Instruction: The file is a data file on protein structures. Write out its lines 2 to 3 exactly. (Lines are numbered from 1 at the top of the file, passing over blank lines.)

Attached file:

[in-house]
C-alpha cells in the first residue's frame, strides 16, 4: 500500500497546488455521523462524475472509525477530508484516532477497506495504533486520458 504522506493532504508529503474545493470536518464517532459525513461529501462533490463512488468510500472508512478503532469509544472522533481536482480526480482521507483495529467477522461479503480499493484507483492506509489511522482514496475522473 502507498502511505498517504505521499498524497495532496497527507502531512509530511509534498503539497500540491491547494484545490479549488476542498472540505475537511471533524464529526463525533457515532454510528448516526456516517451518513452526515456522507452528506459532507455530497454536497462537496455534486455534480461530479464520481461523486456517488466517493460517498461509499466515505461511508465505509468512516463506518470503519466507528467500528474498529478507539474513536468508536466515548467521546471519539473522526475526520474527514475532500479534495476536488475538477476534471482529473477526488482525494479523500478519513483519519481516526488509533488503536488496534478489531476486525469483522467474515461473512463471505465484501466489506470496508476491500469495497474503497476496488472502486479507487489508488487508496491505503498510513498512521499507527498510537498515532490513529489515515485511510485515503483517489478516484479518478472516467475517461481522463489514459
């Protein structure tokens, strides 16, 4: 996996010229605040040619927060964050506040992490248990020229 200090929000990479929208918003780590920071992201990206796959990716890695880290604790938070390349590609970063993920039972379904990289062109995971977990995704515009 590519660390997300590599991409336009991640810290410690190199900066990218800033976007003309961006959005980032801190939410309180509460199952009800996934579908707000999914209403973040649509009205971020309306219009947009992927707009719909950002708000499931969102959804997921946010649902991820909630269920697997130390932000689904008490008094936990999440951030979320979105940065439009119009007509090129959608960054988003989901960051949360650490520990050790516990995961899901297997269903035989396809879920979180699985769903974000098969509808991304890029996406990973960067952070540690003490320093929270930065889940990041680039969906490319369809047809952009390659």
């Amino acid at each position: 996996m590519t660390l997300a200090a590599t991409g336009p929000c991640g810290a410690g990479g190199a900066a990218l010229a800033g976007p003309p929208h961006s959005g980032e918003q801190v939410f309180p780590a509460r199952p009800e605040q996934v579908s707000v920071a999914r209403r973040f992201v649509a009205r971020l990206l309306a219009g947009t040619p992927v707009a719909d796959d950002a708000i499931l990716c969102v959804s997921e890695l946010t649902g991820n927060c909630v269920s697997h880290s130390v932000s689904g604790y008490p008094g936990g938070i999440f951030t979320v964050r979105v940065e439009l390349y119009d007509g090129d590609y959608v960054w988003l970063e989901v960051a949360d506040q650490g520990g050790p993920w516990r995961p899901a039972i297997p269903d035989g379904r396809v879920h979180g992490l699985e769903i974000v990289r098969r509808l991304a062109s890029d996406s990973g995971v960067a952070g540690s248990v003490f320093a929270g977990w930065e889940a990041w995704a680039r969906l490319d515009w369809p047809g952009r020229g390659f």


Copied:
C-alpha cells in the first residue's frame, strides 16, 4: 500500500497546488455521523462524475472509525477530508484516532477497506495504533486520458 504522506493532504508529503474545493470536518464517532459525513461529501462533490463512488468510500472508512478503532469509544472522533481536482480526480482521507483495529467477522461479503480499493484507483492506509489511522482514496475522473 502507498502511505498517504505521499498524497495532496497527507502531512509530511509534498503539497500540491491547494484545490479549488476542498472540505475537511471533524464529526463525533457515532454510528448516526456516517451518513452526515456522507452528506459532507455530497454536497462537496455534486455534480461530479464520481461523486456517488466517493460517498461509499466515505461511508465505509468512516463506518470503519466507528467500528474498529478507539474513536468508536466515548467521546471519539473522526475526520474527514475532500479534495476536488475538477476534471482529473477526488482525494479523500478519513483519519481516526488509533488503536488496534478489531476486525469483522467474515461473512463471505465484501466489506470496508476491500469495497474503497476496488472502486479507487489508488487508496491505503498510513498512521499507527498510537498515532490513529489515515485511510485515503483517489478516484479518478472516467475517461481522463489514459
């Protein structure tokens, strides 16, 4: 996996010229605040040619927060964050506040992490248990020229 200090929000990479929208918003780590920071992201990206796959990716890695880290604790938070390349590609970063993920039972379904990289062109995971977990995704515009 590519660390997300590599991409336009991640810290410690190199900066990218800033976007003309961006959005980032801190939410309180509460199952009800996934579908707000999914209403973040649509009205971020309306219009947009992927707009719909950002708000499931969102959804997921946010649902991820909630269920697997130390932000689904008490008094936990999440951030979320979105940065439009119009007509090129959608960054988003989901960051949360650490520990050790516990995961899901297997269903035989396809879920979180699985769903974000098969509808991304890029996406990973960067952070540690003490320093929270930065889940990041680039969906490319369809047809952009390659």